The purpose of this memorandum is to respond to your request for our opinion regarding
whether a home school would qualify under section 202 (d) (7) of the Social Security
Act (the Act) as a school that provides elementary or secondary education as determined
under Texas law. See 42 U.S.C. § 402 (d) (7). Specifically, you asked whether Tyler B~ qualifies as a
full-time student of an elementary or secondary school and is, therefore, entitled
to receive benefits on the record of Raymond Bennett. After reviewing the facts and
relevant law, we believe that Tyler's home school qualifies as an educational institution
under Texas state law and that Tyler is entitled to benefits on Mr. B~'s record.
As we understand the facts, Tyler attained age eighteen in July 2003 and filed an
application for child's benefits. Tyler has been home schooled since October 2001.
In February 2003, Tyler re-enrolled in a course sponsored by the Lighthouse Christian
Academy. Tyler's mother, Kimberly B~, signed a Statement of Claimant or Other Person,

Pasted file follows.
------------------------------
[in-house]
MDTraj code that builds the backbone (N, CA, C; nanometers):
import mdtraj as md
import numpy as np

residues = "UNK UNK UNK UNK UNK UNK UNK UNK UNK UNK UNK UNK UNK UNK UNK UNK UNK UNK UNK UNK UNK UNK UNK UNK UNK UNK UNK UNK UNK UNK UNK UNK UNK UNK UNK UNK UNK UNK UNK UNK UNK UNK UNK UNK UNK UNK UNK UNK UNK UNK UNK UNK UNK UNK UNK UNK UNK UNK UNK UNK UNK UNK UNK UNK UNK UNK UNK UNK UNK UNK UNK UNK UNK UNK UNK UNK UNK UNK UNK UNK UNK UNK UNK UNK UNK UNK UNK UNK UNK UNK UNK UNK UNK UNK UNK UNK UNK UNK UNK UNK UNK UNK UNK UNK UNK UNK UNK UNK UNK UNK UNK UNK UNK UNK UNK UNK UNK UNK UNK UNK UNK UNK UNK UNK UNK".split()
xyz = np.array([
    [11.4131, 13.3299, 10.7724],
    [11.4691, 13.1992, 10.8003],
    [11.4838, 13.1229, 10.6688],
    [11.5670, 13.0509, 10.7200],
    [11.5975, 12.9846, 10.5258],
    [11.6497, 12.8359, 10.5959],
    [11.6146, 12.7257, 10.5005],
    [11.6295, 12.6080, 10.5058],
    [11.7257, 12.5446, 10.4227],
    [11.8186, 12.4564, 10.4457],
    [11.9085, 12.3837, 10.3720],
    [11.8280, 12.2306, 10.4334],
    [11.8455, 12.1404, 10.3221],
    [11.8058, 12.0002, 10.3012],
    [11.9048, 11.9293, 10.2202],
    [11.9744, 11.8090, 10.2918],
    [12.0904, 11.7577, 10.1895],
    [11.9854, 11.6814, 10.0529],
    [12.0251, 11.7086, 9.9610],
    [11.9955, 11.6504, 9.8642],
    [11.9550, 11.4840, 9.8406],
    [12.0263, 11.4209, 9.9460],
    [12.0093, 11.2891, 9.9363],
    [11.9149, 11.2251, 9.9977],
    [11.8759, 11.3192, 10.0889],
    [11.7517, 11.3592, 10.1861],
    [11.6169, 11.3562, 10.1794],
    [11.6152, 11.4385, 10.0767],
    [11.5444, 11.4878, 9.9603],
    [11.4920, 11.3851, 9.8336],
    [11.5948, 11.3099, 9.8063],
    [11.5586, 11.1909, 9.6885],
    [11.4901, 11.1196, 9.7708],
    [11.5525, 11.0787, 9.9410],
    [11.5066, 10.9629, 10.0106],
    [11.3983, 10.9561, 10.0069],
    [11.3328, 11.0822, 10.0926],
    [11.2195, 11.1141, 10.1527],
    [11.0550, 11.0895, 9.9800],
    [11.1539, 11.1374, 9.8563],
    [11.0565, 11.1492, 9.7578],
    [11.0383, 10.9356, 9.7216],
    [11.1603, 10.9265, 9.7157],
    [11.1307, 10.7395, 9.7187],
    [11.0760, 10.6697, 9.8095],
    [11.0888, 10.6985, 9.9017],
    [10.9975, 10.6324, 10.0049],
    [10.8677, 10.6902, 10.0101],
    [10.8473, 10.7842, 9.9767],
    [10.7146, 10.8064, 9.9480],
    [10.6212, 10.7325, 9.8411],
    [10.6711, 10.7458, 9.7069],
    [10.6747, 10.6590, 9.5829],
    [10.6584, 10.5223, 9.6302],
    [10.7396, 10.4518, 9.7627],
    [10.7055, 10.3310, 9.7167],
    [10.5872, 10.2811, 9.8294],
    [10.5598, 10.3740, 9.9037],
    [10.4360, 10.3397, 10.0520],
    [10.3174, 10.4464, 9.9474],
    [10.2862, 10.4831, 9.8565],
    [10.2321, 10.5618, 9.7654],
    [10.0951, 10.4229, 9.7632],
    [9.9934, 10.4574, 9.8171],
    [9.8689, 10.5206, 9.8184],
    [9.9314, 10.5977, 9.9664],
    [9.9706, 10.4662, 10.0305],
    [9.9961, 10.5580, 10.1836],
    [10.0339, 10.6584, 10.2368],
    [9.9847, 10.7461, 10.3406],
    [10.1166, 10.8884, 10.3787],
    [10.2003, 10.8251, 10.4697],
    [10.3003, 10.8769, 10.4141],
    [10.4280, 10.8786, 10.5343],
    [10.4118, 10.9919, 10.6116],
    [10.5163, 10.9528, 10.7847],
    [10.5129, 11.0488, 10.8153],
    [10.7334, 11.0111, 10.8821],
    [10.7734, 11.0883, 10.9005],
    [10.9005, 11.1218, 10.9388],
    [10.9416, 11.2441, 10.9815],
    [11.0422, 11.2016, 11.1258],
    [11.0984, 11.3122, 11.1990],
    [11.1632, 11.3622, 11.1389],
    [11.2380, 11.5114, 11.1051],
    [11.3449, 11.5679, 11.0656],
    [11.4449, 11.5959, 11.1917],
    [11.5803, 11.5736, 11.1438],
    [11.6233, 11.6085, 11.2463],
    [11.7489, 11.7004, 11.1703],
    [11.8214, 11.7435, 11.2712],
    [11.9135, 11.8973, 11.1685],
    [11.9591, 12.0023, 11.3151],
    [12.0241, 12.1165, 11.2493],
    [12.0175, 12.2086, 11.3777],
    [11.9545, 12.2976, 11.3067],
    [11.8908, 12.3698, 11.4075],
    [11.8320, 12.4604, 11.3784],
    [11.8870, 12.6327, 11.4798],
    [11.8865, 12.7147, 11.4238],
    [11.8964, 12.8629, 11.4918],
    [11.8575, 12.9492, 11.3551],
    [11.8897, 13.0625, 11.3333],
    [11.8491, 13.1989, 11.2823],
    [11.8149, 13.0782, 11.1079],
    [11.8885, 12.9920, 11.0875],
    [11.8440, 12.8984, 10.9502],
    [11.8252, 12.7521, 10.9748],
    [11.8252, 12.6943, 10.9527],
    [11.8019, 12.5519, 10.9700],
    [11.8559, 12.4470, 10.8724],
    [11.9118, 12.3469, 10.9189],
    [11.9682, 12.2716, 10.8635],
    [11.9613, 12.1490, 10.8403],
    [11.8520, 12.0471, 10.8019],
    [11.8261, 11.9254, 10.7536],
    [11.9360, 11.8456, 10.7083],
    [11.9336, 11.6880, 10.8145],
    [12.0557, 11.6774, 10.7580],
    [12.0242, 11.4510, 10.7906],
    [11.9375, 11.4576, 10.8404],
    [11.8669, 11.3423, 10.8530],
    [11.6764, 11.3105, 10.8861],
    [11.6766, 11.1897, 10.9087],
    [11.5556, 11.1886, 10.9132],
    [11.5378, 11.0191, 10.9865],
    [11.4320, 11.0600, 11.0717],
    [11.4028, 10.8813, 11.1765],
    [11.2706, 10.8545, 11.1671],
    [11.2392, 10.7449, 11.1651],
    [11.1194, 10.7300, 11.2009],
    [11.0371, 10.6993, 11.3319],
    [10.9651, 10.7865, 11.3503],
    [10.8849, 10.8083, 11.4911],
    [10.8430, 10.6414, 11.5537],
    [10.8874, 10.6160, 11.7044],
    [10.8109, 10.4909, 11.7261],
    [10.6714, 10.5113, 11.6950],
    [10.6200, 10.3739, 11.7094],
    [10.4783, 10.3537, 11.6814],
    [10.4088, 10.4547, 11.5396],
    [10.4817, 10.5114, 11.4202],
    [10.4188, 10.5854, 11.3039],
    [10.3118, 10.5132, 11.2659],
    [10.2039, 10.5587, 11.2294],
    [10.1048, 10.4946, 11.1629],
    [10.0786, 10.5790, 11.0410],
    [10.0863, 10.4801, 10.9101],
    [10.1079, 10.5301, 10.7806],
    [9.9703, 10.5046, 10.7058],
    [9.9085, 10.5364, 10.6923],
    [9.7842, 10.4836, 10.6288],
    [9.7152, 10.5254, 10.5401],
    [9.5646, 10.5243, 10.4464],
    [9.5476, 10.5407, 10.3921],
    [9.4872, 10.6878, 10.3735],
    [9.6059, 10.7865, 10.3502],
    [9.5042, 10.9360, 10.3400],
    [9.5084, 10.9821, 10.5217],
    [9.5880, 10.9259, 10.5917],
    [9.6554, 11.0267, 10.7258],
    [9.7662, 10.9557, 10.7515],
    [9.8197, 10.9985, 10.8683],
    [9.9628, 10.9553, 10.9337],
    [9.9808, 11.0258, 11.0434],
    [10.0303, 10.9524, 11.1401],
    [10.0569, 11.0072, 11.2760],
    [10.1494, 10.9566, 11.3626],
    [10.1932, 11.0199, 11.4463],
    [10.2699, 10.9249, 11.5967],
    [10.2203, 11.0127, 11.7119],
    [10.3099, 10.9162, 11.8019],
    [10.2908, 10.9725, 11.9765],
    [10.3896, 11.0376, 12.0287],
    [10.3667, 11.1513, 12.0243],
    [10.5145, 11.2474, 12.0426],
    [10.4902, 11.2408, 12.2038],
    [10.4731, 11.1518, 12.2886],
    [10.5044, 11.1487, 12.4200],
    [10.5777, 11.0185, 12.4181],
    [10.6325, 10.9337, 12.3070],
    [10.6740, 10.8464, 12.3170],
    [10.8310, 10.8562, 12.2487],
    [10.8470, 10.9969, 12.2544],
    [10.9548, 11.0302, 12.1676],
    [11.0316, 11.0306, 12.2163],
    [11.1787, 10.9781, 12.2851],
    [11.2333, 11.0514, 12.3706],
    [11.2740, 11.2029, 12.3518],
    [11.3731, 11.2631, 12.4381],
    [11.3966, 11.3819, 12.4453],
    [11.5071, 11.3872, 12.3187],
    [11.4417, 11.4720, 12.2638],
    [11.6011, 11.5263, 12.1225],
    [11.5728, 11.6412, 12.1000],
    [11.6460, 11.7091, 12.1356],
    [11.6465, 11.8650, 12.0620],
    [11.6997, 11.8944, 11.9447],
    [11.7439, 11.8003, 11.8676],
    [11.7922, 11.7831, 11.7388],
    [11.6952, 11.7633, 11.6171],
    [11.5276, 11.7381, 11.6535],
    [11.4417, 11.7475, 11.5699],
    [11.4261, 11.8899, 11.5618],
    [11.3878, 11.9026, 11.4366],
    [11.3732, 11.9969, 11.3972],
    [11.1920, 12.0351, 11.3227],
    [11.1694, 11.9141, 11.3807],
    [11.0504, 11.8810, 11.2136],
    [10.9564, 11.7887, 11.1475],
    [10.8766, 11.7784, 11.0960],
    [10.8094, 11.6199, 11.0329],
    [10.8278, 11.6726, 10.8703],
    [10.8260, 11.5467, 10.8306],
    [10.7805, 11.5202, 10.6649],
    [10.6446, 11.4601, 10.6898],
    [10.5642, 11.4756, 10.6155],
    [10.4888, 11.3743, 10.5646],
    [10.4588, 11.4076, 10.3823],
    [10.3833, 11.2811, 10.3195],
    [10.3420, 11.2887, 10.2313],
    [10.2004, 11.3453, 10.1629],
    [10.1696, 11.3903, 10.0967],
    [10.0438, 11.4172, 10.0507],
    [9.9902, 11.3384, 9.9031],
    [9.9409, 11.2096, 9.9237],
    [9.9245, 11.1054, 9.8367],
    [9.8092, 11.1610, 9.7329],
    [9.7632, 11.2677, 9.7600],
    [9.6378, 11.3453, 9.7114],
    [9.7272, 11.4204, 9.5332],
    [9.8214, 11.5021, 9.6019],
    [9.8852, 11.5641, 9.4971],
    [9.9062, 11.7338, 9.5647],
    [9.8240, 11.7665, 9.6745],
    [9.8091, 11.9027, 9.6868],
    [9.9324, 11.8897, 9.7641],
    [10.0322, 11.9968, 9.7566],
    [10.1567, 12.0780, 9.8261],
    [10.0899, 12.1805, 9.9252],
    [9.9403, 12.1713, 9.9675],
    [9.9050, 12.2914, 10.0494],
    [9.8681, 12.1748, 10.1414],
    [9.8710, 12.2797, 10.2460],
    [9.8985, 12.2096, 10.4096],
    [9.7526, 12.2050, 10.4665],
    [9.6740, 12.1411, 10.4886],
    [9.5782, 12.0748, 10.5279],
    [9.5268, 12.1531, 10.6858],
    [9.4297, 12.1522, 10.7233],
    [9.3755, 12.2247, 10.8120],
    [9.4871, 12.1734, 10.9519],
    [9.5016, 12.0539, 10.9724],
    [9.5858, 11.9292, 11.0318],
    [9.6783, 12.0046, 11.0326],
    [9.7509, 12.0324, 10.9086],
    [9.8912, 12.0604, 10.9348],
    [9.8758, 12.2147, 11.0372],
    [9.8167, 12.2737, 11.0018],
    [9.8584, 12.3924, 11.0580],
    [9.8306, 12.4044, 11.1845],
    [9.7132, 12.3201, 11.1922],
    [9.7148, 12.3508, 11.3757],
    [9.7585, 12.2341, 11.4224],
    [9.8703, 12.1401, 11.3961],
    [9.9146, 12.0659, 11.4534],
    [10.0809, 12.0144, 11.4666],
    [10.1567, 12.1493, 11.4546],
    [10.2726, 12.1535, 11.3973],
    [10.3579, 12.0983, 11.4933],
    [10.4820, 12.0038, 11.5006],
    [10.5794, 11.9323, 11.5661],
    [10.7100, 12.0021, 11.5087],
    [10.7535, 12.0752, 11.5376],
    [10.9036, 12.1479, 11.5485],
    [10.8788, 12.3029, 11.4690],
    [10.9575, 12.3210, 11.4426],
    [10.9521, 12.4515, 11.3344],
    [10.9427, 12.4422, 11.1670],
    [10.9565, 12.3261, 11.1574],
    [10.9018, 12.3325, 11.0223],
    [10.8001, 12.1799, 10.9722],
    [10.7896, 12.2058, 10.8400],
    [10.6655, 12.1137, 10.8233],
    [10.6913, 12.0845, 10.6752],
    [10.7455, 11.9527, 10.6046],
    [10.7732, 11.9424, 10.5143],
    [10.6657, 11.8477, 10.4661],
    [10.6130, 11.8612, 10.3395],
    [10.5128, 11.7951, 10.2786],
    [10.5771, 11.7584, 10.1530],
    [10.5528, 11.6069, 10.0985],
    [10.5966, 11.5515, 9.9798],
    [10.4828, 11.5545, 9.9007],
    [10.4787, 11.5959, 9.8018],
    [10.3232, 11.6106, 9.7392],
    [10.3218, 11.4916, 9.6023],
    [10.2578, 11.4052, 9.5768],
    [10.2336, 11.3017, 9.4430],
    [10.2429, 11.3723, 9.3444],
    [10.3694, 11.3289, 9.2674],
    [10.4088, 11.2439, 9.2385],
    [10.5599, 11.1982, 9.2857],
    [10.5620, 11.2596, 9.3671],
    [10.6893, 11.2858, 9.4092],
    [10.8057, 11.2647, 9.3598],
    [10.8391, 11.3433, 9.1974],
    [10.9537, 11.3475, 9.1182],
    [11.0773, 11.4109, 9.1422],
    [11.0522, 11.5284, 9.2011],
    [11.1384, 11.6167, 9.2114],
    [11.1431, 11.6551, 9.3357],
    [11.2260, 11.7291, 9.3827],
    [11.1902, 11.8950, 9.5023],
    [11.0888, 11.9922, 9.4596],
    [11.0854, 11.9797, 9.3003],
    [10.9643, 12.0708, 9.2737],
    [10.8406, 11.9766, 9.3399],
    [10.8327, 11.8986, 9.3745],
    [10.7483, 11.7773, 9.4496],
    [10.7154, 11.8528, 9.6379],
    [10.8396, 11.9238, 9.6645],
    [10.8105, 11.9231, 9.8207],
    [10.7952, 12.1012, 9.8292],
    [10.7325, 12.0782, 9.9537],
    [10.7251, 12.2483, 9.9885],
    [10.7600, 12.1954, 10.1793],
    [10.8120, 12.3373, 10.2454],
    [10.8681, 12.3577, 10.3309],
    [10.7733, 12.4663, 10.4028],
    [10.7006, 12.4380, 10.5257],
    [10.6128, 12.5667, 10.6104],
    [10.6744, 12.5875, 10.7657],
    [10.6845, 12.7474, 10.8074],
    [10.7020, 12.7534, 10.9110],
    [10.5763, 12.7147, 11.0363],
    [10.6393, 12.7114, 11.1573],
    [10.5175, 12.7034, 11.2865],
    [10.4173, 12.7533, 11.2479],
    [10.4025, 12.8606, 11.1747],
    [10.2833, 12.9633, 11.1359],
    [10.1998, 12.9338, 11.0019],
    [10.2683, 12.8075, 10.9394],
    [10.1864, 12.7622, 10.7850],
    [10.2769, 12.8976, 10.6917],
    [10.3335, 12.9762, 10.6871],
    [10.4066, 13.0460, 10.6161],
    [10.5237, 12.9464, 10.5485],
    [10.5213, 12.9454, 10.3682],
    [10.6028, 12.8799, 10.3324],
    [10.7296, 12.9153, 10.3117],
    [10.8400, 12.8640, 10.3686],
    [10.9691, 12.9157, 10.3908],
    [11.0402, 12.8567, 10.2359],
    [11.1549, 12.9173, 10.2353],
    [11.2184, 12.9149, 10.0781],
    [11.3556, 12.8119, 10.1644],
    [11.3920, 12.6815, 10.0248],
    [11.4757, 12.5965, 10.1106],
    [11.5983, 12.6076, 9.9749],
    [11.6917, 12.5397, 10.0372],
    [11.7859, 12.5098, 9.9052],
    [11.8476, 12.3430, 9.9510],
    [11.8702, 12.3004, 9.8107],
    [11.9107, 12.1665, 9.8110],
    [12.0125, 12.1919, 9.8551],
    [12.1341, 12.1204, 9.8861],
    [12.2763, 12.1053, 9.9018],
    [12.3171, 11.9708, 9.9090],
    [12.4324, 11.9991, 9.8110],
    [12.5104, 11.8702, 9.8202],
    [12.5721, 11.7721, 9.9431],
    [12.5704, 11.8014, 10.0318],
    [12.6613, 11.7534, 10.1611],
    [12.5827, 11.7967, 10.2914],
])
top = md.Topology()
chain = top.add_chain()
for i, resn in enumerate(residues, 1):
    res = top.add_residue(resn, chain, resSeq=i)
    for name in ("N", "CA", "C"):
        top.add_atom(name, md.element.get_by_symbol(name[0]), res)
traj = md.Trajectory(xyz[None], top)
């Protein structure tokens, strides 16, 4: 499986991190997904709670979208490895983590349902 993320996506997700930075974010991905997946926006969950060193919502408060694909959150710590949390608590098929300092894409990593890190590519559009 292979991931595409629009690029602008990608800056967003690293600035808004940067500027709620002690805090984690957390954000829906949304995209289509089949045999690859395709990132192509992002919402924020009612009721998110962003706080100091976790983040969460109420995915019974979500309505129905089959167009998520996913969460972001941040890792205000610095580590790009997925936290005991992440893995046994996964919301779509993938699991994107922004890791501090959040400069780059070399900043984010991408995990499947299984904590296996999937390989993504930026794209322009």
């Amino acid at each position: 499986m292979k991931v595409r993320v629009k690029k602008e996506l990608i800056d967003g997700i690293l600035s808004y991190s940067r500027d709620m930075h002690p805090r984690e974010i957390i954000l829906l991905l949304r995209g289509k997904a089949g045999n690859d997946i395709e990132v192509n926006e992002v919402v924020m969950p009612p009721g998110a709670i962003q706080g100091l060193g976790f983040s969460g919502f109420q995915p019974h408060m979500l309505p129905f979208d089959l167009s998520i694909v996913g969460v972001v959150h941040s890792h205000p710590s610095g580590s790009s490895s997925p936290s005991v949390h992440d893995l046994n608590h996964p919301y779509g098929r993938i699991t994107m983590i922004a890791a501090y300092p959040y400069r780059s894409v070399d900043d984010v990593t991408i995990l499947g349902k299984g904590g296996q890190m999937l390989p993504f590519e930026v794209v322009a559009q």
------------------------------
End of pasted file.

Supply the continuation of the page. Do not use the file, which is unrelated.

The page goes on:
on which she reported that Tyler attends school approximately 250 days per year. Ms.
B~ further indicated that Tyler's courses include music, physical science, civics,
economics, American history, English, typing, chemistry, computers, and good citizenship.
She also stated that she has obtained approval from the Board of Education to operate
a home school and that she completed a letter of intent to educate Tyler at home,
although verification of this was not provided. She further stated that she keeps
a record of Tyler's attendance. Ms. B~'s provided a record, entitled "Lighthouse Christian
Academy Master Record Sheet," which contains Tyler's test scores and attendance records.
Tyler completed a Student's Statement Regarding School Attendance, on which he reported
that his school is the Lighthouse Christian Academy, through a home school program,
and that he is scheduled to attend school thirty-five hours per week. Tyler reported
that he expected to graduate from high school in February 2004.
The materials you have provided include a web page containing a description of the
Lighthouse Christian Academy (the Academy). The web page indicates that the Academy
provides a curriculum and assistance to parents who serve as home school teachers,